Google said Friday it would cooperate with India’s competition authority after the Supreme Court upheld tough antitrust directives that forced the US company to change how it deals with its popular Android platform in a key growth market.
Google stated in an “Antitrust Issues” section of a filing made before the Supreme Court of India that it “would assist with the Indian administration.”
In October Month, the Competition Commission of India (CCI) led that Alphabet Inc (GOOGL.O)-owned Google took advantage of its dominant position in Android and asked device makers to lift restrictions, including those related to pre-installation include and ensure the uniqueness of your search. It also fined Google $161 million.
Google concerning India’s decision, as the actions are broader than those imposed in the landmark 2018 European Commission decision against Android. Counterpoint Research estimates that about 97% of the 600 million smart-phones in India run on Android, while the system accounts for 75% of the 550 million smart-phones in Europe.
On Thursday, Google lost a challenge in India’s Supreme Court to block CCI’s directions, giving it seven days to comply, a move that could change the way the company reaches deals with device makers will force.
A Google spokesperson told Reuters that the company “remains dedicated to our users and partners and will work with the ICC moving ahead.”
“We are reviewing the details of yesterday’s judgment, which limit to interim measures and do not decide the merits of our appeal,” he added.
The day the Indian government filed a complaint with the country’s Supreme Court seeking to suspend the Android operating system, Google announced it would cooperate with the authorities.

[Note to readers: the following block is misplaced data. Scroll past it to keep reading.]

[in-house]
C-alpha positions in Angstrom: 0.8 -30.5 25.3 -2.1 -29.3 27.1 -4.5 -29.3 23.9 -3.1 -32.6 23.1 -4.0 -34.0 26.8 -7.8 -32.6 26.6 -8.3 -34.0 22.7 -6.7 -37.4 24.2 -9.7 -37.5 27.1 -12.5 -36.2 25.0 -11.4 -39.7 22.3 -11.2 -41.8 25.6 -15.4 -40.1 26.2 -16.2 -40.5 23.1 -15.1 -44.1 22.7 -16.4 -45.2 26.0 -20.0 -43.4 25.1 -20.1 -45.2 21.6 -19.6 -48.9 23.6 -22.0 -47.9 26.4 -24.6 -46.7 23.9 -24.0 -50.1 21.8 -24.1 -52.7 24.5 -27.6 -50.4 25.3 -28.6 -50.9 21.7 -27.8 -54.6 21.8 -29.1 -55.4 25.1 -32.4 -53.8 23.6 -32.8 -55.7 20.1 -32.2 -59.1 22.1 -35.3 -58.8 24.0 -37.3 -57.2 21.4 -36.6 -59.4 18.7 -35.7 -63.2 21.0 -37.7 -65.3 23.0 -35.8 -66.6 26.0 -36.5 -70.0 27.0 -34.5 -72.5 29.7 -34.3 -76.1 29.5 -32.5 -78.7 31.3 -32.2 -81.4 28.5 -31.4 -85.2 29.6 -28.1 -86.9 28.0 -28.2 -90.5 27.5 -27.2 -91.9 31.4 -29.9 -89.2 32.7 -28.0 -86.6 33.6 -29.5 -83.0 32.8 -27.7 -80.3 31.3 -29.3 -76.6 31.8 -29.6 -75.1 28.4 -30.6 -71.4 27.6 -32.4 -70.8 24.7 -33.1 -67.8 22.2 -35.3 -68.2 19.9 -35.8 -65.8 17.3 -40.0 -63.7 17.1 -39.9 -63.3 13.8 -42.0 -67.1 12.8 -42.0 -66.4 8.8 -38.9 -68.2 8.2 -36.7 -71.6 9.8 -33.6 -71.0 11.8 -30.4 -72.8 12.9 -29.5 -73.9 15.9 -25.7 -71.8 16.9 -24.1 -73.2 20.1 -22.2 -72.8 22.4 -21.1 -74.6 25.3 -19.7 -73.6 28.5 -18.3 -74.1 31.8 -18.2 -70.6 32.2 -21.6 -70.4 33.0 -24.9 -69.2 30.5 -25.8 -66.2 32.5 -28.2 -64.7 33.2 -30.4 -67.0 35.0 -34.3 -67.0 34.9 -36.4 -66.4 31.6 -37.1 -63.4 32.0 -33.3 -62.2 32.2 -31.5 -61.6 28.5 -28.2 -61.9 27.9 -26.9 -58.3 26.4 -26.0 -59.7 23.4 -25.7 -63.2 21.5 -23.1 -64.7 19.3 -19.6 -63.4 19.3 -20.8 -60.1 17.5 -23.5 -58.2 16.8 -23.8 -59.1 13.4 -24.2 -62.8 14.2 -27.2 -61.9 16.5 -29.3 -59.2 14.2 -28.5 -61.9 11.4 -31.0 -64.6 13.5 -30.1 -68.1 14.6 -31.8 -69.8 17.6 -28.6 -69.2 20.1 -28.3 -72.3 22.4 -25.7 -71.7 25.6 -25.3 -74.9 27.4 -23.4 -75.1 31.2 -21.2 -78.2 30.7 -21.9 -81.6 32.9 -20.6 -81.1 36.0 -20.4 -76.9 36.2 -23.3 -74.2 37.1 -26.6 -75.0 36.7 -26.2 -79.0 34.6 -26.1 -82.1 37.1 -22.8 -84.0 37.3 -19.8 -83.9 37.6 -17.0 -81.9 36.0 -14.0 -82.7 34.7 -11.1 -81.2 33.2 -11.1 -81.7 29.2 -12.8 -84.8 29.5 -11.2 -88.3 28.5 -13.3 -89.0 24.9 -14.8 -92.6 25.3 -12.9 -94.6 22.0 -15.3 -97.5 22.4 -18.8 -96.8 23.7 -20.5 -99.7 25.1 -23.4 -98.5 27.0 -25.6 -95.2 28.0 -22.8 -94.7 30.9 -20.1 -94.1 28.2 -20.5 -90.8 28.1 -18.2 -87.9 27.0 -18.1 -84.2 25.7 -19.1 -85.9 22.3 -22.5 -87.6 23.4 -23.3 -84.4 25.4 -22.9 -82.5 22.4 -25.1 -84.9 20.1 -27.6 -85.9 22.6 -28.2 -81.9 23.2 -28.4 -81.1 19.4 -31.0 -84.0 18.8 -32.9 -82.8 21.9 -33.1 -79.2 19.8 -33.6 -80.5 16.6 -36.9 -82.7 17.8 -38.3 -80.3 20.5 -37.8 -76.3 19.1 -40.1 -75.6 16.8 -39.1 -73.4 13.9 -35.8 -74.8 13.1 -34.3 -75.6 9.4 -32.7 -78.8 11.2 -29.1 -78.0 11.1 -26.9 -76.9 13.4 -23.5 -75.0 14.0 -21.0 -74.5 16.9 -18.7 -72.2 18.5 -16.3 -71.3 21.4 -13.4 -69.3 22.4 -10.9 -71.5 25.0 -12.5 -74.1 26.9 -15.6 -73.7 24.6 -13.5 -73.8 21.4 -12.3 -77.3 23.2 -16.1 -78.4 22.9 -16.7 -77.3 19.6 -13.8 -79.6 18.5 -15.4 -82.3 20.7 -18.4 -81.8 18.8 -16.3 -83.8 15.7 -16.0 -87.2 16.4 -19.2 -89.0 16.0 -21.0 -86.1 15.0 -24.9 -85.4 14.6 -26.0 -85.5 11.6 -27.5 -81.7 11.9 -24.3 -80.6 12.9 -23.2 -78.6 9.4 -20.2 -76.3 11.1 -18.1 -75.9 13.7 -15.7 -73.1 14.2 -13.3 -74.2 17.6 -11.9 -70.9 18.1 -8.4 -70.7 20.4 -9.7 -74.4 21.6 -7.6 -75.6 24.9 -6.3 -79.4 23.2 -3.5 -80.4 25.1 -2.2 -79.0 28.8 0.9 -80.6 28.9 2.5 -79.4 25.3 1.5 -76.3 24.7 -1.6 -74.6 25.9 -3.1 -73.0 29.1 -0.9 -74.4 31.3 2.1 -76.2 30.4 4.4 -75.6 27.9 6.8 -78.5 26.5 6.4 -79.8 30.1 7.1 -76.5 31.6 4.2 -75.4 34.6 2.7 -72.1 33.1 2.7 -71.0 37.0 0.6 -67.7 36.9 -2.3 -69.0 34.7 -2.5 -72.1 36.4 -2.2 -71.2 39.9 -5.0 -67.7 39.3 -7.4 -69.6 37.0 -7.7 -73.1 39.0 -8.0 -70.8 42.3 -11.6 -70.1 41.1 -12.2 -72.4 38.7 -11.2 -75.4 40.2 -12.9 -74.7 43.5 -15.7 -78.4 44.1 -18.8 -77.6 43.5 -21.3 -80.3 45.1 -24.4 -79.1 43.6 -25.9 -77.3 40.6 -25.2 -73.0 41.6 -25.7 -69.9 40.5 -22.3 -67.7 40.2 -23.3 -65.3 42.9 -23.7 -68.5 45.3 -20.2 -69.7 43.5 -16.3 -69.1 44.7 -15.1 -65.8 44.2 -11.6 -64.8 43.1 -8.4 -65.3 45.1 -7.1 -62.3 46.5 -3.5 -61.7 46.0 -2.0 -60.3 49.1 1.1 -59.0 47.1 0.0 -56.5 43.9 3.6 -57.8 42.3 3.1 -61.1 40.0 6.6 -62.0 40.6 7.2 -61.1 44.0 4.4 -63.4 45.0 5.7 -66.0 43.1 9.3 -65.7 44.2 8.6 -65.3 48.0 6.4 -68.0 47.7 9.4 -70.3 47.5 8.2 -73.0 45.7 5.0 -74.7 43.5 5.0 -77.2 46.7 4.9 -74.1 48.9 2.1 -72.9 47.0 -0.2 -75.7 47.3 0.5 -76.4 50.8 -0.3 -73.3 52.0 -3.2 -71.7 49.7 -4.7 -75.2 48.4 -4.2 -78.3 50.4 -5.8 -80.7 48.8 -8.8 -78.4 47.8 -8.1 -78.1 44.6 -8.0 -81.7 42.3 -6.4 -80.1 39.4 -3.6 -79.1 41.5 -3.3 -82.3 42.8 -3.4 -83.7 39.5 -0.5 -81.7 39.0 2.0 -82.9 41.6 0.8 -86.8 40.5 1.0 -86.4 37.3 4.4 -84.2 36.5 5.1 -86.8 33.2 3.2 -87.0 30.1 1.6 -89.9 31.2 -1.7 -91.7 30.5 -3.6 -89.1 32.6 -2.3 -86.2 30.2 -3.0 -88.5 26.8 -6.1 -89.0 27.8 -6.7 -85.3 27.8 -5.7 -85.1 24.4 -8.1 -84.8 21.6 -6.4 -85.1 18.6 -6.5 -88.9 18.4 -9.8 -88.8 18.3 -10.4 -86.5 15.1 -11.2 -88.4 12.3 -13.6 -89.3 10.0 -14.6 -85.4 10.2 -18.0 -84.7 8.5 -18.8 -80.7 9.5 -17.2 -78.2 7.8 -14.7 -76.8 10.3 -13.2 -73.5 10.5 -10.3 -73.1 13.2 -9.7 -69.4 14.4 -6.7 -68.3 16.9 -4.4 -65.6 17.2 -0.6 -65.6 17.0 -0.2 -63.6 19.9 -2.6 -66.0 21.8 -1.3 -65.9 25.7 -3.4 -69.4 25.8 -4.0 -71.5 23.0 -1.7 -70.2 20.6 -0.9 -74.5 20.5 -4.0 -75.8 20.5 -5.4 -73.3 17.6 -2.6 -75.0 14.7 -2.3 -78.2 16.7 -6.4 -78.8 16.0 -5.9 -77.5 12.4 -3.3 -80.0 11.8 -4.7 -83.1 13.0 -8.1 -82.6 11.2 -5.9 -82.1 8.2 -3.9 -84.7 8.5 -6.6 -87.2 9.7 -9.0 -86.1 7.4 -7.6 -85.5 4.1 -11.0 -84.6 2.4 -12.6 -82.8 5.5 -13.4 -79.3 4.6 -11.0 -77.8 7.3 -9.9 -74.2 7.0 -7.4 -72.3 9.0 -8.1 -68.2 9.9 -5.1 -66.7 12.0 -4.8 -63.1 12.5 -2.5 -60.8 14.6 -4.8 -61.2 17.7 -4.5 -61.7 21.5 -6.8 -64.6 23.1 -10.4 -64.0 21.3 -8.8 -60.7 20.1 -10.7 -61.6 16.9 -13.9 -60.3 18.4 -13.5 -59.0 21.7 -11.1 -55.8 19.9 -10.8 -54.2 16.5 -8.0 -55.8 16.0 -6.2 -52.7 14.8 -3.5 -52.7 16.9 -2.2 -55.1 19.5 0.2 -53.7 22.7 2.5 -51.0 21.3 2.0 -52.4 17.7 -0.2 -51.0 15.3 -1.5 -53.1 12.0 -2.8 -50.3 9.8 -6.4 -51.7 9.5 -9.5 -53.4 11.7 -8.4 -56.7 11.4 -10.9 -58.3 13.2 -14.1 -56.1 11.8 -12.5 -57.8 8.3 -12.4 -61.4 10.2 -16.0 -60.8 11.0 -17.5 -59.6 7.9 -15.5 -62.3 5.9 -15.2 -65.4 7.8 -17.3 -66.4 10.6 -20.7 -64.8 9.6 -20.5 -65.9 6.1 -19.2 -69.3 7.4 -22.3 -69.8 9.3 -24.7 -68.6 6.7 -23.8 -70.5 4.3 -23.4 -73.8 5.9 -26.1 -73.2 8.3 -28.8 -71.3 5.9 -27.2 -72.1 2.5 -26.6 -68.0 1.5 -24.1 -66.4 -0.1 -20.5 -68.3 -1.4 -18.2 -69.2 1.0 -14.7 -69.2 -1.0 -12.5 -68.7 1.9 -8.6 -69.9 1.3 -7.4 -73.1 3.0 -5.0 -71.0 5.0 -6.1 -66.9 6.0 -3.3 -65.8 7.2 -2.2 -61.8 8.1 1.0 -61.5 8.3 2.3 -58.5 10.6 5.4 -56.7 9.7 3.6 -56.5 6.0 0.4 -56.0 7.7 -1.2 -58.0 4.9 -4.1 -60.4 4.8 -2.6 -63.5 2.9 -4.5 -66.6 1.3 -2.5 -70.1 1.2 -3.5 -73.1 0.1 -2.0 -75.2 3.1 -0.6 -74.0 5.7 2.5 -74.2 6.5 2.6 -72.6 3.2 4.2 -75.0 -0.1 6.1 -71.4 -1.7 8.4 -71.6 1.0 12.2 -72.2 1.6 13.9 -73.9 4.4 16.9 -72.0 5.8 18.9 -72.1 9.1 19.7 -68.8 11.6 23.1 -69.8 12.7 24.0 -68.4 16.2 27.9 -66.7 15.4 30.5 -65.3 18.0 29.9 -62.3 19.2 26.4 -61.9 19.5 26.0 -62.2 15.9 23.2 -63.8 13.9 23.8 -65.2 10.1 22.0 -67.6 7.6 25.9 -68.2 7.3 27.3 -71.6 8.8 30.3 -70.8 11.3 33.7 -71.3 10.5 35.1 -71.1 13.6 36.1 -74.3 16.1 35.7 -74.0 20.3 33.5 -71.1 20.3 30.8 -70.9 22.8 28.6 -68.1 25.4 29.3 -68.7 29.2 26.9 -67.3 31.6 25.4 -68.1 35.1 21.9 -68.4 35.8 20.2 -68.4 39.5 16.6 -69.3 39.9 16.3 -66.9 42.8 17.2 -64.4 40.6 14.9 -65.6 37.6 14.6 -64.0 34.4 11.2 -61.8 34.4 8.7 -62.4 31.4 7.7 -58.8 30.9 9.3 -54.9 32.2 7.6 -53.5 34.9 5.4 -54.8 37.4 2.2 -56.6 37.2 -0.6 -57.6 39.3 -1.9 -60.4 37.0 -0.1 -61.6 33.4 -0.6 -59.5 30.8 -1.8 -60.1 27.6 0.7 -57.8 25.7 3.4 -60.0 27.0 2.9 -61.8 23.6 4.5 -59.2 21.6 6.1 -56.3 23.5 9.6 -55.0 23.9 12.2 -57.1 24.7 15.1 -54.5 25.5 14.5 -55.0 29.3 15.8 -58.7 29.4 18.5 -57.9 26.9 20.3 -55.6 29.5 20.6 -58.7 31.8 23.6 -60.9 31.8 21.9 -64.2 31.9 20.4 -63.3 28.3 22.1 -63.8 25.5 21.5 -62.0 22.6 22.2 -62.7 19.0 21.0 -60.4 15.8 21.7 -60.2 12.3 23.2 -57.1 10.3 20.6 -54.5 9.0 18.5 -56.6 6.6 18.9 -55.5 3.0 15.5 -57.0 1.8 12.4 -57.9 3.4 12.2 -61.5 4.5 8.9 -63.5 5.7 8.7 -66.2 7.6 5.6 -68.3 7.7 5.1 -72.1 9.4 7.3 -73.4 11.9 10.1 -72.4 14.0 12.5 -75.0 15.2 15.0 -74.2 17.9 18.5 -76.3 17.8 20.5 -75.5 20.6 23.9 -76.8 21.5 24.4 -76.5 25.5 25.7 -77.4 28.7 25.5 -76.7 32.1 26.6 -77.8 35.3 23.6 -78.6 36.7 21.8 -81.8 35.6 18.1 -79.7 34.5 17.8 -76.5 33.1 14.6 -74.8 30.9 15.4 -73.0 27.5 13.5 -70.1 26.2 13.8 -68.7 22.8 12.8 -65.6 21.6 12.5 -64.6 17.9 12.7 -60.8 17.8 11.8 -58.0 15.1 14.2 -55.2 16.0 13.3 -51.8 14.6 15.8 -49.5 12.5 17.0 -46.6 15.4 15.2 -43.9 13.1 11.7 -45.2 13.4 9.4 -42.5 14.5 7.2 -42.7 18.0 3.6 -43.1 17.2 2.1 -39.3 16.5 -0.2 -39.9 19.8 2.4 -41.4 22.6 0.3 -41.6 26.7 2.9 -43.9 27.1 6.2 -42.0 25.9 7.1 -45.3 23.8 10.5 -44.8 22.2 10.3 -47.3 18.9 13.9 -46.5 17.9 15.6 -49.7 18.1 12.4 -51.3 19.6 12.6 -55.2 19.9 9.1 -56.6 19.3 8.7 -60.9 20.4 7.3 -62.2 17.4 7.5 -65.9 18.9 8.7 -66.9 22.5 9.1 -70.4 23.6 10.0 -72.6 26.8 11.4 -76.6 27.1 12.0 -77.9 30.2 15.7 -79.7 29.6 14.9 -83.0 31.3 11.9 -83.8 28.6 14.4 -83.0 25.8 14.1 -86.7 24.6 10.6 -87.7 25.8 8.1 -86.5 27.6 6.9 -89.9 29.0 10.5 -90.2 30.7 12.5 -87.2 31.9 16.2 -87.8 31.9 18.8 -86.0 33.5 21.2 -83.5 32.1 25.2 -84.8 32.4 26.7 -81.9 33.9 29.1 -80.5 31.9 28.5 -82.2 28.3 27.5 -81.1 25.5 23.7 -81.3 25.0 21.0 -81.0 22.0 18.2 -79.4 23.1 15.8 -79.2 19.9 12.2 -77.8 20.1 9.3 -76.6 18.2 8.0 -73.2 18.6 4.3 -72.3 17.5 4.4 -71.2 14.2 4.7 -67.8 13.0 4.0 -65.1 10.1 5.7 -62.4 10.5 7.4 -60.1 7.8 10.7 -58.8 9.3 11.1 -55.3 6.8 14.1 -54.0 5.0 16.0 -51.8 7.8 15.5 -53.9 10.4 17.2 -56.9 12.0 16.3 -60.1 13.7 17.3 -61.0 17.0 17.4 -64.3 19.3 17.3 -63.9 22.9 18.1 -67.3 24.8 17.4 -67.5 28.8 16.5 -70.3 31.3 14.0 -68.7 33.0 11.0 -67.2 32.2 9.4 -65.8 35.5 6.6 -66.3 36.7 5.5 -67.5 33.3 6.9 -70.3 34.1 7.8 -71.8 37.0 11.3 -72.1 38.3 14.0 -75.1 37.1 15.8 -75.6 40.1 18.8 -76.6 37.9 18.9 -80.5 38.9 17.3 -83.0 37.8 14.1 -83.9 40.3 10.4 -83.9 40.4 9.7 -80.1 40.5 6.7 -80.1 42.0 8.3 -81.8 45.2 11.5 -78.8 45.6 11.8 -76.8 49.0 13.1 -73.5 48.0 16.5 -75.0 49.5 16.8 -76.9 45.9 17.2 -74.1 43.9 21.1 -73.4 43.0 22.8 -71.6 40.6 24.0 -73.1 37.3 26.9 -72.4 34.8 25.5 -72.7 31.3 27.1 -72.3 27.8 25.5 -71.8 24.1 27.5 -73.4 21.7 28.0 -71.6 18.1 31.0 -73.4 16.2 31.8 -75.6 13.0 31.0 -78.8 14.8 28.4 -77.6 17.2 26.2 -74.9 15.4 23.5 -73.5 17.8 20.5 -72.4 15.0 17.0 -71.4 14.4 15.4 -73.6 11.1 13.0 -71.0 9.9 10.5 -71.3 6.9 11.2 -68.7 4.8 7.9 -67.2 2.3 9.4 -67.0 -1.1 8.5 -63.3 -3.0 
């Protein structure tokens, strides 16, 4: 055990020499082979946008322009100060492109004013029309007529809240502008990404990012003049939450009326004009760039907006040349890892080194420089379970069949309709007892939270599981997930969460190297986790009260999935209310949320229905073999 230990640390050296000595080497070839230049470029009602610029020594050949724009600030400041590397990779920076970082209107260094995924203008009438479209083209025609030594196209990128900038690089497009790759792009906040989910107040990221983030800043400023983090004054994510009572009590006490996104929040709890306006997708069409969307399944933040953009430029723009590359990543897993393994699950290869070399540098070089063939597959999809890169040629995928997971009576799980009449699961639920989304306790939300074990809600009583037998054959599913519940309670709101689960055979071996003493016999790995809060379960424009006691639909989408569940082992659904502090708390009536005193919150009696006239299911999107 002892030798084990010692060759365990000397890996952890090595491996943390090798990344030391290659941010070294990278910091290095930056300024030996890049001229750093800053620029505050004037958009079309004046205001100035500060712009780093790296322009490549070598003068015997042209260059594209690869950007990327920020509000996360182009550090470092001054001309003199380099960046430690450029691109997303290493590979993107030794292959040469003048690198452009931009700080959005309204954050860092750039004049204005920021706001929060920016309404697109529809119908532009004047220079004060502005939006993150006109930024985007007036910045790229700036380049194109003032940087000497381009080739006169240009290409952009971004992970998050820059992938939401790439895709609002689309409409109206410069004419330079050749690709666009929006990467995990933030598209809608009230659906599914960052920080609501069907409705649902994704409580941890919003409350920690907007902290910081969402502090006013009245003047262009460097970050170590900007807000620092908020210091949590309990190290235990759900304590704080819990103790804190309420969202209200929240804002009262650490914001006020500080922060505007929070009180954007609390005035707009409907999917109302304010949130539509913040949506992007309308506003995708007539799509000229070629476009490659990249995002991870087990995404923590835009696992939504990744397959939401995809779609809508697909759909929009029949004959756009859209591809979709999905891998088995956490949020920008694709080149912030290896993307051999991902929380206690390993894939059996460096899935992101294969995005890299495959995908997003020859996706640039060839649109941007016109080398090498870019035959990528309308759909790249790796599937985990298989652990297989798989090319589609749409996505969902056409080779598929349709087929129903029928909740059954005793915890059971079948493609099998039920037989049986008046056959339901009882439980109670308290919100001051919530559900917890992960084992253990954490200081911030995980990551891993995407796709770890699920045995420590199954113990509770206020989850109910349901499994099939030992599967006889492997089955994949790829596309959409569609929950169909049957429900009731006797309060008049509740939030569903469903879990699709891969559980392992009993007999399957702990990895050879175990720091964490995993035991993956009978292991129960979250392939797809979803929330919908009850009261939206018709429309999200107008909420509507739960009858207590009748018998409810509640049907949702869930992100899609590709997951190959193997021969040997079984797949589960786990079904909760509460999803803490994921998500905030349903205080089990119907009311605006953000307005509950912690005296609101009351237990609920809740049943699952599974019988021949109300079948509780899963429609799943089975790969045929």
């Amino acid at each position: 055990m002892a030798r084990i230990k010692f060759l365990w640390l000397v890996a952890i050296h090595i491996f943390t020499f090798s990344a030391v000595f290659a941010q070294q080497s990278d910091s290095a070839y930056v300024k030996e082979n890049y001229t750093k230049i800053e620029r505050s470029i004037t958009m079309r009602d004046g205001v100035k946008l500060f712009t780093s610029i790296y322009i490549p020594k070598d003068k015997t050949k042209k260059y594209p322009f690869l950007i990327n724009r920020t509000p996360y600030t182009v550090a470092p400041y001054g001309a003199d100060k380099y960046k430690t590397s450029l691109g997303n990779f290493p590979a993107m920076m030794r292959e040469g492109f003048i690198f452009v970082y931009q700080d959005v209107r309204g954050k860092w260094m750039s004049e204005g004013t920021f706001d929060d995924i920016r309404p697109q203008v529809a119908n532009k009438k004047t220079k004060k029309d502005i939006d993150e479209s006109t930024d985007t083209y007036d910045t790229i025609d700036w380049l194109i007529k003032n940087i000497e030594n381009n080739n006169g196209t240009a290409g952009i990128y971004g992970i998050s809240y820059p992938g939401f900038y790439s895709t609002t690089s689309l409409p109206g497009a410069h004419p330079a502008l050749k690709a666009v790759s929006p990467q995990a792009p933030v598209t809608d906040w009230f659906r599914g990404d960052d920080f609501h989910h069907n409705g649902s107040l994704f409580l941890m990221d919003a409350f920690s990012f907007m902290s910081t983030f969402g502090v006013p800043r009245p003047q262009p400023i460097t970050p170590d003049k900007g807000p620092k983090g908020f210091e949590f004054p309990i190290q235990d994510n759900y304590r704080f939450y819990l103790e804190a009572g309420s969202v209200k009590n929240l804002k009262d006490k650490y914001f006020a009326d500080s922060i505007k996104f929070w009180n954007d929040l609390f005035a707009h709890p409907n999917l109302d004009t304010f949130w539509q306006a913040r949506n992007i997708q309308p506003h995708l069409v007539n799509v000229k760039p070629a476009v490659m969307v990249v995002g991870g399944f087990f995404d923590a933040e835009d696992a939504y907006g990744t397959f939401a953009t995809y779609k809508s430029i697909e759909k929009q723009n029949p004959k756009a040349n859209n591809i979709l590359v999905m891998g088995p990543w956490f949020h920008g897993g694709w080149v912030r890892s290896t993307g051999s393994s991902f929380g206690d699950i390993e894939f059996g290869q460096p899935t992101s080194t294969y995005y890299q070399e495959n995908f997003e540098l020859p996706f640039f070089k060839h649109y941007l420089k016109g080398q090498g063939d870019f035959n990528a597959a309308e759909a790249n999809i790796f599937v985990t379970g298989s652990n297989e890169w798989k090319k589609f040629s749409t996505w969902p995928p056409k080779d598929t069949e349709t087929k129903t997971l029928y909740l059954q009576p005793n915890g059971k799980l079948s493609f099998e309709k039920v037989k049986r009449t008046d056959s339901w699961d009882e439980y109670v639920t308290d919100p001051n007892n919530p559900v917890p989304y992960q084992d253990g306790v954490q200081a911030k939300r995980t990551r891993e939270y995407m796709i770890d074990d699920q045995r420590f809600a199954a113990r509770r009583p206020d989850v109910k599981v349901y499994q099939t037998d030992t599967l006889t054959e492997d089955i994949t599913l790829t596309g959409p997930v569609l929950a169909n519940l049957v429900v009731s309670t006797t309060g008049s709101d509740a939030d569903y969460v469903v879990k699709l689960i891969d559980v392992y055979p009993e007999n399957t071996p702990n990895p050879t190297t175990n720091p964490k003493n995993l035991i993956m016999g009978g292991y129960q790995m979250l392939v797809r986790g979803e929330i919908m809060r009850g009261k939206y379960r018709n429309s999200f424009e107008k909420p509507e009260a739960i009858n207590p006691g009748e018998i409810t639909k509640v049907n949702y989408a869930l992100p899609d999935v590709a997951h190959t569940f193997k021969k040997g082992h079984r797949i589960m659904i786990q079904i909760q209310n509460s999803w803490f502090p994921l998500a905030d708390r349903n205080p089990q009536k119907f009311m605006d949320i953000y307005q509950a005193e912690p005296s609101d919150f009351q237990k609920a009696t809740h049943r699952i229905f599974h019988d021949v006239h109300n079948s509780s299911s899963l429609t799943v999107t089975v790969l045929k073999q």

India’s Supreme Court also said that a lower court, where Google first challenged the Android directive, can continue to attend the company’s request and should rule before March 31. Google said on Friday that it would pursue the appeal “in parallel”.
Google has warned the Supreme Court that the development of its Android ecosystem will come to a standstill, hoping to stall the implementation of the CCI directions. If the directive goes into effect, they claimed they would be compelling to renegotiate contracts with more than 1,100 device manufacturers and thousands of software developers.
Google’s filing to the Supreme Court of India also states that “no other jurisdiction has called for such far-reaching changes.”
On January 21, the Supreme Court of India ruled against the country’s Restrictive Trade Practices Act and allowed Google to offer its Android operating system for free, widely seen as a victory for the company. The ruling also affects Microsoft’s Windows operating system, which bans in India.
Neil Shah, research director at Counterpoint Research, said the “India directive” will set a precedent for how compelled Google is to open up the Android platform to third-party local app stores, apps and services.
“It will be a challenge,” he said. “We’re talking about 600 million Android users here; this will be a significant shakeup, causing confusion and chaos.”
In Europe, Google fined the Commission for imposing illegal restrictions on manufacturers of Android mobile devices. Google is still challenging a record $4.3 billion fine in that case.
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There, Google made changes, including allowing users of Android devices to choose their default search engine, and such device makers could license Google’s suite of mobile apps, each from the Google Search app or the Chrome browser.
Google told the Supreme Court that if smart-phone makers choose which apps to preload as per the ICC order, it would “prevent Google from obtaining pre-installations of its revenue-generating apps and result in Google entitling to royalties”. Will force.” License. ,
The company warned that this could make mobile phones more expensive due to increased input costs for manufacturers.